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How to Take Care of Yourself After Wisdom Tooth Removal

How to Take Care of Yourself After Wisdom Tooth Removal

For many people, the eruption of wisdom teeth is a rite of passage into adulthood. However, there may be instances wherein wisdom tooth extraction is needed.

For one, your mouth may not have adequate space to accommodate your wisdom teeth. Keeping these molars can result in impaction, which means these teeth cannot erupt from the gums. Impaction, in turn, can lead to a host of other problems, including cysts and bone damage.

If the wisdom teeth break through the gums, this may cause the creation of flaps in the gums. In turn, these flaps can trap food debris and bacteria, which may then lead to infections.

Sometimes, wisdom teeth erupt at an awkward angle that can cause damage to the adjacent teeth.

Should You Consider Wisdom Tooth Extraction?

Types of impacted wisdom tooth

Many people do not experience any symptoms that may be attributed to a troublesome wisdom tooth. However, the absence of any sign does not necessarily indicate the lack of a problem.

So should you consider having your wisdom tooth removed if you are not currently experiencing any issues with it? Here are a few crucial points to think about.

  • First, it is advisable to have a wisdom tooth extracted while you are young. Upon reaching the age of 30, the risk of complications increases. These complications include numbness, bleeding, infections, and dry socket.
  • Furthermore, problems associated with wisdom teeth may complicate other health conditions. This is why many dentists advocate the removal of wisdom teeth when their patients are at the peak of their health.
  • Finally, it is easier to extract a wisdom tooth when one is young. The roots of wisdom teeth in younger people have yet to develop fully. This makes extraction easier, and recovery, faster.

Prepping for the Procedure

Wisdom tooth extraction is an outpatient procedure. That means that you can go home once the anesthetic has worn off.

It is advisable to have someone – a family member or friend – to drive you to and from the clinic.

Prior to surgery, your dentist will give you a list of things you will need to do or avoid. Some patients may need to go on a fast before the procedure. Your dentist will inform you how long you will need to do so.

You may also need to temporarily go off certain medications. Some medications can thin the blood and hamper the healing process. Your dentist may also prescribe antibiotics and pain relievers before the actual surgery.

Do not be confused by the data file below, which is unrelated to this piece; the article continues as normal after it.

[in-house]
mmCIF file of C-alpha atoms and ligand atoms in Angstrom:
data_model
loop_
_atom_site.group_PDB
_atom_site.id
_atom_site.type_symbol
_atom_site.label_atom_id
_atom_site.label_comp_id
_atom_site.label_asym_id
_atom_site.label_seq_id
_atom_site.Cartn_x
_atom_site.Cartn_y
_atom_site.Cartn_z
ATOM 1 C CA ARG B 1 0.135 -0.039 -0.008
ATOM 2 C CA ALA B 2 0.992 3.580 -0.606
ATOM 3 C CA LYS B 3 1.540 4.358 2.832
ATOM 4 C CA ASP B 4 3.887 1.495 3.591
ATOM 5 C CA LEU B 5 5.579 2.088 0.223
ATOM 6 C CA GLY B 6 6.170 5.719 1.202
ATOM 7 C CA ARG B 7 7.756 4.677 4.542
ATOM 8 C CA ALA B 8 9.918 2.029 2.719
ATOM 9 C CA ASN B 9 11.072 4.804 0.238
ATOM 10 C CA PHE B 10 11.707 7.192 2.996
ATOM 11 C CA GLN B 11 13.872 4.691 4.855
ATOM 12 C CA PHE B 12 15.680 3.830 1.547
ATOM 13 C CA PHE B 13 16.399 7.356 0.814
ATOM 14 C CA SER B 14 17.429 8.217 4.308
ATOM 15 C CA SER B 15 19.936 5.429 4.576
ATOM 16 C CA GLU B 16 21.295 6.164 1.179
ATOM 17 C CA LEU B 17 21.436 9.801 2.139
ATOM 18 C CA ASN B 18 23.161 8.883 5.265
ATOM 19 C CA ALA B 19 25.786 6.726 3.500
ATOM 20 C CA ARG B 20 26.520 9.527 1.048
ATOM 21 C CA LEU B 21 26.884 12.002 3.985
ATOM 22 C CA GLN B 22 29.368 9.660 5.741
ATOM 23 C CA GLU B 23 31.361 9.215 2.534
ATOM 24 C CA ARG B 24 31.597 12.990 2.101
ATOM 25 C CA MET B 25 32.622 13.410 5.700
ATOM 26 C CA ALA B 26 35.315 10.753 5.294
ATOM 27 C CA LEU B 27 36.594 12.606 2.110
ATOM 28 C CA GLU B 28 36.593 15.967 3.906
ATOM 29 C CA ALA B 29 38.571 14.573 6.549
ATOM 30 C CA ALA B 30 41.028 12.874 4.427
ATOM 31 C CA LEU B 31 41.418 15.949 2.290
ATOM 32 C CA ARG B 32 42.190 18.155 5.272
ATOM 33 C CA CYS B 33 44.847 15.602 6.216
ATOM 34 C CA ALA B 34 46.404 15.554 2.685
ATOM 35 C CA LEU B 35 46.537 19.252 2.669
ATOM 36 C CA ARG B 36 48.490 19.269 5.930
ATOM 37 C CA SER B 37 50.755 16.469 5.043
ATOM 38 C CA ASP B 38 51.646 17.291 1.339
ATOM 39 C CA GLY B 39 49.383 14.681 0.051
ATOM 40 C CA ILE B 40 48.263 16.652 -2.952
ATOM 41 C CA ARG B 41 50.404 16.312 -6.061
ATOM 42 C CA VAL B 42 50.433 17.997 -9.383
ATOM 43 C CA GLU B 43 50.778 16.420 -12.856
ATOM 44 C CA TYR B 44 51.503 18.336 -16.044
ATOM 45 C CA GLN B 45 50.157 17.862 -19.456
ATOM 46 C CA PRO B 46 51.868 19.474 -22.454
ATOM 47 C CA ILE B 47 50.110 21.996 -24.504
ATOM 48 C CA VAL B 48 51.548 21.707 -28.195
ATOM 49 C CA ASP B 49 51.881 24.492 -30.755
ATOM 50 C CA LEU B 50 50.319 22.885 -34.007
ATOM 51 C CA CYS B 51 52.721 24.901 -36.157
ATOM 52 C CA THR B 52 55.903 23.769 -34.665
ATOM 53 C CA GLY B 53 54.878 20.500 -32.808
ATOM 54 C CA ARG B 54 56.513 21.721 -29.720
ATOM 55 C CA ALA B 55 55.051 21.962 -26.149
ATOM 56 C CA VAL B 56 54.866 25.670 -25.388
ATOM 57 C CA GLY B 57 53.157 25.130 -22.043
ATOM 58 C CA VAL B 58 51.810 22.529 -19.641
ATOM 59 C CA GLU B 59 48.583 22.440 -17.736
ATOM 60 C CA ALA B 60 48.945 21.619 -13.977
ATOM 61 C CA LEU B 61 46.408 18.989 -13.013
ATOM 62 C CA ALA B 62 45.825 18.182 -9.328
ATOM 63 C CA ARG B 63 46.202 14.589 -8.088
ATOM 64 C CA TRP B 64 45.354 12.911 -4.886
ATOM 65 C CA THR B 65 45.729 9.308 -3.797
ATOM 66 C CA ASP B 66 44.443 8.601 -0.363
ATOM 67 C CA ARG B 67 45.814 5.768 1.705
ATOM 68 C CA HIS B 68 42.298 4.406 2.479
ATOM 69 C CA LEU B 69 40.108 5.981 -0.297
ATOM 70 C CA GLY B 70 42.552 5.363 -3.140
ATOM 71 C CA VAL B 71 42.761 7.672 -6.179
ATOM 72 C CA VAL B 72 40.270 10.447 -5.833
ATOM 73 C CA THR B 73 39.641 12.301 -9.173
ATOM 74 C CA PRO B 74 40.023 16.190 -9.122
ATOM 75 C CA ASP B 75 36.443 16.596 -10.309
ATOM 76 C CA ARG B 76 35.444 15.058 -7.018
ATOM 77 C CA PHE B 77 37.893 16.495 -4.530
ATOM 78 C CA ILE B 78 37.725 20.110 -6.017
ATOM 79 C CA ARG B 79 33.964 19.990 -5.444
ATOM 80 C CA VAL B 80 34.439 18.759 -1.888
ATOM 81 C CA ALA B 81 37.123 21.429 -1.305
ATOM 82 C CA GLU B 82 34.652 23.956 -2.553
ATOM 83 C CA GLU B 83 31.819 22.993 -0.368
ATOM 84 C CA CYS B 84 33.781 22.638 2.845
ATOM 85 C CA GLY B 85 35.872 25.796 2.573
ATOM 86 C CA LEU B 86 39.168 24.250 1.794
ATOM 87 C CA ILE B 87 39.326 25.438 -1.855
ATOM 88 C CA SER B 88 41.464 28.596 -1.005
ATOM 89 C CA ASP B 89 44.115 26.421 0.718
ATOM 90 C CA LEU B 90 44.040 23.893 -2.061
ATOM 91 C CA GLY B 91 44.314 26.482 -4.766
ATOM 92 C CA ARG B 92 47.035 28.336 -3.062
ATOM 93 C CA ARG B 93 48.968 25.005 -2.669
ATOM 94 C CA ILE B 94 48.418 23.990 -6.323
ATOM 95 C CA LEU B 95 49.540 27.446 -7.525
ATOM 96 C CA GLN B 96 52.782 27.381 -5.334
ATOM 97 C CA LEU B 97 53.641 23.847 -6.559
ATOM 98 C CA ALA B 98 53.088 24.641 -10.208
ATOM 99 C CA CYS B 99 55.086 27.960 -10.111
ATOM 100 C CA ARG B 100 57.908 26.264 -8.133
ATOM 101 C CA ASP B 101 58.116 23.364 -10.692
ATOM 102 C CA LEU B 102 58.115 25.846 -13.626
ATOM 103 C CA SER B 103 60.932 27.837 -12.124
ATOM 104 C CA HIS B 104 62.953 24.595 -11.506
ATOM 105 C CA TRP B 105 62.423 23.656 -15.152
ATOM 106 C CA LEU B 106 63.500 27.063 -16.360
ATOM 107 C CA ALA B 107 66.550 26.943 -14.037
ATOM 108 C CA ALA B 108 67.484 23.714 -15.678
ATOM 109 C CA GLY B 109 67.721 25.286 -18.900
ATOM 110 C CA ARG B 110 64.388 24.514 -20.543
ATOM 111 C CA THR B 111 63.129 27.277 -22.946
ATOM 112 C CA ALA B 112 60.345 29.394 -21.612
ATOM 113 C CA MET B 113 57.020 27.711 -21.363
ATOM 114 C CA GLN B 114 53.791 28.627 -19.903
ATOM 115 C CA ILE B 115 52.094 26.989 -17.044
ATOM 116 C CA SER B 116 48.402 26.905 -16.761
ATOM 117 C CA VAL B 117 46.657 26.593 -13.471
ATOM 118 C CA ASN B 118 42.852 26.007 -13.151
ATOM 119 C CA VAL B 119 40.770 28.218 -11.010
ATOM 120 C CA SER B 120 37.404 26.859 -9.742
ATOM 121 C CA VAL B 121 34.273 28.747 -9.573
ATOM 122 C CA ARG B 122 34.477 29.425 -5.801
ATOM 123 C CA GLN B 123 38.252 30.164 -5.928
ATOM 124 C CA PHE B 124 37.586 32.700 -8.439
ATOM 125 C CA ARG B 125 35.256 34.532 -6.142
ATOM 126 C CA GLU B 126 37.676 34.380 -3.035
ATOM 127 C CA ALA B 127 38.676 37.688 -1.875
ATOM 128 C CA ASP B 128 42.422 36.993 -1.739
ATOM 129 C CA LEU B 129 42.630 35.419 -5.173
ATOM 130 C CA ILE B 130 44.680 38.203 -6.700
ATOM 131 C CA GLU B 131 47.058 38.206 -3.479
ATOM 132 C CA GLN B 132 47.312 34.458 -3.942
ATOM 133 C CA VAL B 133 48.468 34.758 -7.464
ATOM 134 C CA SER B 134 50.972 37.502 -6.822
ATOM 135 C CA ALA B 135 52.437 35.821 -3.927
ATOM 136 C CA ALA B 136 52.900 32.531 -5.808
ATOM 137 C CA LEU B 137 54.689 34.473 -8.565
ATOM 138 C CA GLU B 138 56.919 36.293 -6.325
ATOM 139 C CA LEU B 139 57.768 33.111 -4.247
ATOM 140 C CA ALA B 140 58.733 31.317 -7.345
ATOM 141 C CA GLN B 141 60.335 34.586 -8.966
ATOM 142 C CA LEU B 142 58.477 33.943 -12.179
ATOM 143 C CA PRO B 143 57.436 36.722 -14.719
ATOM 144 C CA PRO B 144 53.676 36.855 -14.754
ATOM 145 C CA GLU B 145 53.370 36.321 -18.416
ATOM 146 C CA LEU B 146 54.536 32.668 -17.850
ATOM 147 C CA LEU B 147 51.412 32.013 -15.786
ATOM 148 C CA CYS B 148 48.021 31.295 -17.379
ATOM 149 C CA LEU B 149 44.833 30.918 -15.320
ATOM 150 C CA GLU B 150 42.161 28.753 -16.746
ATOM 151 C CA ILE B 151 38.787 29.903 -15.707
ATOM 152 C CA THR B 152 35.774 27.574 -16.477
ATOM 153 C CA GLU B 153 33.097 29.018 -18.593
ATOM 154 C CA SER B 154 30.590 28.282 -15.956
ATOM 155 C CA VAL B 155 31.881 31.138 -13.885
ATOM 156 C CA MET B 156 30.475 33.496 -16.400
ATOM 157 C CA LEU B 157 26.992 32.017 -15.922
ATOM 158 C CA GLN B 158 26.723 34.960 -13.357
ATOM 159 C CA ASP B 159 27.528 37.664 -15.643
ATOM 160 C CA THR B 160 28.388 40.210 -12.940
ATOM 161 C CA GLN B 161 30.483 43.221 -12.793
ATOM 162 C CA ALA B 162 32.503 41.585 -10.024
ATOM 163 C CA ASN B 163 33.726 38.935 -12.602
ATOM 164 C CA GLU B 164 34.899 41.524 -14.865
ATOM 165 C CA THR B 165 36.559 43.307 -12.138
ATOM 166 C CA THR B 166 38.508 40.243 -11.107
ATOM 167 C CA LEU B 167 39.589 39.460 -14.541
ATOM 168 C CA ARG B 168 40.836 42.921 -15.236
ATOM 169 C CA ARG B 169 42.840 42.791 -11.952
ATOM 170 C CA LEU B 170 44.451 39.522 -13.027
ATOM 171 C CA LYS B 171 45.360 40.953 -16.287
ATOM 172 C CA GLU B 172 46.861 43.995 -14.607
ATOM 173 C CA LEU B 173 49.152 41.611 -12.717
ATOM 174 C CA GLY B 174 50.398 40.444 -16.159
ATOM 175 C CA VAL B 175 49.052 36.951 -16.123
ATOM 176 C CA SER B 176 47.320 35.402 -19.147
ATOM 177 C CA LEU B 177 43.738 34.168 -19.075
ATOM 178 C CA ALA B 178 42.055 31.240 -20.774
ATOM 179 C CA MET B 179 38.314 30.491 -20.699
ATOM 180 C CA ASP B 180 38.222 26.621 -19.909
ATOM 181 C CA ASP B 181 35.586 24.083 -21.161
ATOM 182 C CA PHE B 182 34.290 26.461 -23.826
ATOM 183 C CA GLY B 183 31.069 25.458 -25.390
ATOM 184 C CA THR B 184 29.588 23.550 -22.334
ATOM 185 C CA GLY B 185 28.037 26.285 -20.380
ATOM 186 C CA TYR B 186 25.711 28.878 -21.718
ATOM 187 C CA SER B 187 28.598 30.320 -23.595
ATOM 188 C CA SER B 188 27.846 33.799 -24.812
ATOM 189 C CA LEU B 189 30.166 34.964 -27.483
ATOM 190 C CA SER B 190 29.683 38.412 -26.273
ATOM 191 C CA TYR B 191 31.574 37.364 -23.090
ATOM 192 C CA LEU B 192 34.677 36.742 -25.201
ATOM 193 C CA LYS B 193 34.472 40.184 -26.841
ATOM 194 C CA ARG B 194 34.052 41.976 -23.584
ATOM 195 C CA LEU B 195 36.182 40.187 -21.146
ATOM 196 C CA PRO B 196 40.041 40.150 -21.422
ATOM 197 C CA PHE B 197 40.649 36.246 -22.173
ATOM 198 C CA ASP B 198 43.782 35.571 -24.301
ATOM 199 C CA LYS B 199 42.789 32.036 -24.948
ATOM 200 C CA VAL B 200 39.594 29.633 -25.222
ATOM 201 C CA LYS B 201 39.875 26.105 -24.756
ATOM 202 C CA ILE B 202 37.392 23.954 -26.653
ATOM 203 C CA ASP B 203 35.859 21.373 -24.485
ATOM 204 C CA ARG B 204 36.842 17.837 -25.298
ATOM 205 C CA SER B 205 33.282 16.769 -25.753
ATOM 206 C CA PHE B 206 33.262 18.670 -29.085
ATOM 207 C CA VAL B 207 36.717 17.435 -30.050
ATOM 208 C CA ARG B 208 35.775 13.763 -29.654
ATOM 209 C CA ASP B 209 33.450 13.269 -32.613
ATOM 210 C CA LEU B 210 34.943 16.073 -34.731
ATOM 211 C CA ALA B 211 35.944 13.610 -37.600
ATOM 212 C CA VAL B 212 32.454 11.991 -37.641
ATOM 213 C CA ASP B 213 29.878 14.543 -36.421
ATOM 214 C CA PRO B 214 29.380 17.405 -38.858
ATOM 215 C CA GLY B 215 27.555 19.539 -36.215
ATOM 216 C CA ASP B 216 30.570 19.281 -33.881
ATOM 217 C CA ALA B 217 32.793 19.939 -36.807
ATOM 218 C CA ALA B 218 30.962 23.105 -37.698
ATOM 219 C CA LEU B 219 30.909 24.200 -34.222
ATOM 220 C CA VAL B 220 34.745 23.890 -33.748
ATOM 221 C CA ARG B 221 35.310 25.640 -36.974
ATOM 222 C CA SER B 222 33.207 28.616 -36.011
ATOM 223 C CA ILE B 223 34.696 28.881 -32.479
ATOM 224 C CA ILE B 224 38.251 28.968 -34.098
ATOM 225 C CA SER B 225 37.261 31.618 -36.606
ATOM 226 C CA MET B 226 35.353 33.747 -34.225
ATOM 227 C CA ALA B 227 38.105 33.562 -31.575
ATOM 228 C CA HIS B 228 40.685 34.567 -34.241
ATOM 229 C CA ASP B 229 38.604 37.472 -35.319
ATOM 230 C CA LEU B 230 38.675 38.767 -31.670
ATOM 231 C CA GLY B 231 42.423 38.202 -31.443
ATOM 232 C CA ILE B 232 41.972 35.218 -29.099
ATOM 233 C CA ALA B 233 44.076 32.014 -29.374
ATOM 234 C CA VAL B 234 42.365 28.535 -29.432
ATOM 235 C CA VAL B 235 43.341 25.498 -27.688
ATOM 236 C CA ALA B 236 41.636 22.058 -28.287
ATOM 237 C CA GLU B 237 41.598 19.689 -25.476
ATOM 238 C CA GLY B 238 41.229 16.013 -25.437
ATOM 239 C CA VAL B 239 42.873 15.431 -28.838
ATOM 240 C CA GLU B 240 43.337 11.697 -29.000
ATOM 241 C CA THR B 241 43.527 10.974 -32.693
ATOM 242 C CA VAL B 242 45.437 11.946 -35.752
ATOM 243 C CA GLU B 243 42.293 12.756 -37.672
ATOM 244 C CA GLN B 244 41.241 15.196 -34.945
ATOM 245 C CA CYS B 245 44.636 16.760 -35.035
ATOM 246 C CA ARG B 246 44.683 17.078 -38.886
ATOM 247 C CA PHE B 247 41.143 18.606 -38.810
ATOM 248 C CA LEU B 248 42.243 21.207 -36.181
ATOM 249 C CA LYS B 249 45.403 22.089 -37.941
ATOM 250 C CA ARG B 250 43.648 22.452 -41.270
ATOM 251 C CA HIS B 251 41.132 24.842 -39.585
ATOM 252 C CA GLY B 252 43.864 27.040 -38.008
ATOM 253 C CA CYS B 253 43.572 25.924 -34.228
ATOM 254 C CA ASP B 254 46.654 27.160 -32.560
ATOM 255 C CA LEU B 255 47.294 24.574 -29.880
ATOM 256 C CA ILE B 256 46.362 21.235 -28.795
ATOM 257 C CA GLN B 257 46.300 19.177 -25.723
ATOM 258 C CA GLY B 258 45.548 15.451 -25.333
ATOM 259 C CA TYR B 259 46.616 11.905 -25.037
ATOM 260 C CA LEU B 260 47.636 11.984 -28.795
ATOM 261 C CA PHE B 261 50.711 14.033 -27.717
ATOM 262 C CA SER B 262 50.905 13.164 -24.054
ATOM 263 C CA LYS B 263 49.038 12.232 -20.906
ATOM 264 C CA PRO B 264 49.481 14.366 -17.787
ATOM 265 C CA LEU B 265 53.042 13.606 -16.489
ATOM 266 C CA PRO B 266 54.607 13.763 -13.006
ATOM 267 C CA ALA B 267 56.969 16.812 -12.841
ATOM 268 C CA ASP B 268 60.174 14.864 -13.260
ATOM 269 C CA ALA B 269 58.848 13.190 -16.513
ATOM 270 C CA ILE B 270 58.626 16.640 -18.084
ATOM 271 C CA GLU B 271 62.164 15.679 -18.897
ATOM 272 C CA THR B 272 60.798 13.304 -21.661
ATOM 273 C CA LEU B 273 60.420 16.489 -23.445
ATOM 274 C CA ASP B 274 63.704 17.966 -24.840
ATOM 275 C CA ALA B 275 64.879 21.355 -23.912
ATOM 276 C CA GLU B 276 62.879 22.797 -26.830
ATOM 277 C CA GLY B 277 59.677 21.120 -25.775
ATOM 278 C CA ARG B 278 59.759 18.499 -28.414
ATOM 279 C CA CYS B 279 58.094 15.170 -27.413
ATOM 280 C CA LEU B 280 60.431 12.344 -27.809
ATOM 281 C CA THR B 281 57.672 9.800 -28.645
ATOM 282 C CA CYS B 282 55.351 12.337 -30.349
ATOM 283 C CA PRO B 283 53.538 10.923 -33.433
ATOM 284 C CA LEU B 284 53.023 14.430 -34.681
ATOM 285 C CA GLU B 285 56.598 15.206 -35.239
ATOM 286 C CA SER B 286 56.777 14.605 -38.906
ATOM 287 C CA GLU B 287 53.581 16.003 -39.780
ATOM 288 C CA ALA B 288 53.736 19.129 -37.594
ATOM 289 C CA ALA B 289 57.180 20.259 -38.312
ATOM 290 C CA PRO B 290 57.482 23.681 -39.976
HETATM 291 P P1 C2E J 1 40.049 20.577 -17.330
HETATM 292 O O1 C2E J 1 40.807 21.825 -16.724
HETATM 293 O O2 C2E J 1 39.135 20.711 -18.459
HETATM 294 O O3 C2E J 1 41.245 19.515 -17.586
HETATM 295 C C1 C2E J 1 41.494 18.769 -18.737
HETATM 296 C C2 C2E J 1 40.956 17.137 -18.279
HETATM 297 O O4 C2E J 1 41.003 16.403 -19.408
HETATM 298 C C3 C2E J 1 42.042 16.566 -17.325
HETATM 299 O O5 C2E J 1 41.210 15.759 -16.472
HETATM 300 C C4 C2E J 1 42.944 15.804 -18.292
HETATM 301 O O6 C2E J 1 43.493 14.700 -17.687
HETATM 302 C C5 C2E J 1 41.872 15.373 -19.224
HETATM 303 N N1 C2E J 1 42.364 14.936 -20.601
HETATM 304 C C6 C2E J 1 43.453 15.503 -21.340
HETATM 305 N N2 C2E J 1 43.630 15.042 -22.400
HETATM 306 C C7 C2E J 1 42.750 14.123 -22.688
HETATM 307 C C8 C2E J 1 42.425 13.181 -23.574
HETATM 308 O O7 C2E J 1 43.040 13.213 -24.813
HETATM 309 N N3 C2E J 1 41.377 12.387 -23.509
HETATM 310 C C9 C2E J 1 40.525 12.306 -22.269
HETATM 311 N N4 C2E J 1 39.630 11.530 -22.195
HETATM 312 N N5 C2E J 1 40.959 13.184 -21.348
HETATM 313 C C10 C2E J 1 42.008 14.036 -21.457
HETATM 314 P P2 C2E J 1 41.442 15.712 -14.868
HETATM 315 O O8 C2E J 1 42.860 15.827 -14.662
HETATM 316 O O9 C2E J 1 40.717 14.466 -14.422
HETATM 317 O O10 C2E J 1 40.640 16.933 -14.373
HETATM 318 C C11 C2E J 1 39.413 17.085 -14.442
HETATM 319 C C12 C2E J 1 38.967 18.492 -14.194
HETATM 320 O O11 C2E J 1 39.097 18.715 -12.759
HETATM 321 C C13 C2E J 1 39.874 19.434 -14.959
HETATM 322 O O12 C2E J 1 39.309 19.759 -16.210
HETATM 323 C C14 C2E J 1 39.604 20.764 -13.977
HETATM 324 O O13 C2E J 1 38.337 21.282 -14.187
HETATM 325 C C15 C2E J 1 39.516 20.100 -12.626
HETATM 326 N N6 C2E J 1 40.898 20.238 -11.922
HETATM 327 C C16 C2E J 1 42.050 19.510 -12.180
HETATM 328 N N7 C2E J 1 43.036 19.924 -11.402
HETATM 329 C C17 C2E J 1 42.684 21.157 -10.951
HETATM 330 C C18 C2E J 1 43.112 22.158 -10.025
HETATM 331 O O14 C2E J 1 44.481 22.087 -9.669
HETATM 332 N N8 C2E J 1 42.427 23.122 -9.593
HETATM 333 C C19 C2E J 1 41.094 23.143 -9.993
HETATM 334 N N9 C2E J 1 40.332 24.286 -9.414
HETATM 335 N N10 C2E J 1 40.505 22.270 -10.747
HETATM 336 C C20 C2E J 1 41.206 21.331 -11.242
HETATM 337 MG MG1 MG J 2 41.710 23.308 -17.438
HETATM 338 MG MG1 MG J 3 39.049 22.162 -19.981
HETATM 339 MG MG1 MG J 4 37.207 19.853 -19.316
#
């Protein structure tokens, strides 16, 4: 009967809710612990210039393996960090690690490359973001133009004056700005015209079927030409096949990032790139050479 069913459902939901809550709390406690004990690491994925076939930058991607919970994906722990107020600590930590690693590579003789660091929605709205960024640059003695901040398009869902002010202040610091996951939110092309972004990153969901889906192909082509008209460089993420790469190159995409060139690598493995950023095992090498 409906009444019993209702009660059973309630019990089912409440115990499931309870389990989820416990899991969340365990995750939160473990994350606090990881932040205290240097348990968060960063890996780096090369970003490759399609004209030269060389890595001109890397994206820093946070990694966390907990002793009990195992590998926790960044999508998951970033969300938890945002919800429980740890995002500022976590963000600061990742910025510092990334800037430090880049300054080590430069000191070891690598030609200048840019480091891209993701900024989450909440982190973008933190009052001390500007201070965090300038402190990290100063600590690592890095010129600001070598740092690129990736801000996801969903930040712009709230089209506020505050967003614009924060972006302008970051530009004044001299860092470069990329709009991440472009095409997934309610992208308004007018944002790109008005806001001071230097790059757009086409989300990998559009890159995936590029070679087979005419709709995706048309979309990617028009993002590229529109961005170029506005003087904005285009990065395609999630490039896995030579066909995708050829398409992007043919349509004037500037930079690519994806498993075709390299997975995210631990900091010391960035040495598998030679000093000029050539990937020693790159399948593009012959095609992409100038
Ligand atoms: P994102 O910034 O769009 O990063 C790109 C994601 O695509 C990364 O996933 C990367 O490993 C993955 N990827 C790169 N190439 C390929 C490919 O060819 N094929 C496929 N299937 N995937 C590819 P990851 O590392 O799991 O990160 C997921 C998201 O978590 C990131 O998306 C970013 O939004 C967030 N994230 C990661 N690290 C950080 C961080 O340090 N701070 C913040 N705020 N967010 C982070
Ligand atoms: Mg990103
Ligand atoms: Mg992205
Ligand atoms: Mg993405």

Avoid wearing tight-fitting clothes, contact lenses, and jewelry when you go to the clinic.

What to Expect

Wisdom tooth extraction is a quick procedure, often lasting less than 45 minutes.

Before your scheduled extraction, your dentist will provide you with an overview of the procedure and explain the benefits and risks. Take this as an opportunity to ask the questions lingering in your mind and to make the necessary plans and arrangements at work and at home.

On the day of your surgery, anesthesia will be administered – local, IV sedation, or general.

Once the anesthetic is in effect, your dentist will make an incision on your gums or bone to remove the wisdom tooth. He will then stitch the area and place gauze pads to contain the bleeding.

Taking Care of Yourself After the Procedure

The recovery period from a wisdom tooth extraction is relatively short. On the day of your surgery, you will be asked to get some rest. You can resume your normal activities the next day, but you will need to avoid strenuous tasks for a full week.

Immediately after the procedure, you will have to stay in the clinic until the anesthesia has worn off. Depending on the anesthetic used, you may need to have someone to accompany you and drive you home.

Your dentist will prescribe you with medications for pain relief. Many patients have reported that they have experienced little to no pain after the surgery. However, it is not unusual to experience swelling and some discomfort in the affected area.

To facilitate faster healing and avoid complications, here are a few helpful tips:

  • Use an ice pack for swelling and moist heat for soreness.
  • Follow a soft diet for a few days and drink plenty of fluids. Avoid drinking through a straw. This can adversely affect the clotting on the gums.
  • Do not brush your teeth on the day of your surgery. Instead, brush your teeth the day after, taking extra care to avoid the area where the wisdom tooth previously was. You can rinse your mouth with a saline solution, but you must proceed gently.
  • If you are a smoker, avoid smoking for a few days as this can hamper the healing process.
  • If the swelling or soreness does not dissipate immediately or if you run a fever, call your doctor.

Usually, patients who undergo wisdom tooth extraction do not need to go back to the dental clinic for a follow-up checkup.

Need to know more about wisdom tooth extraction? Schedule a free consultation now.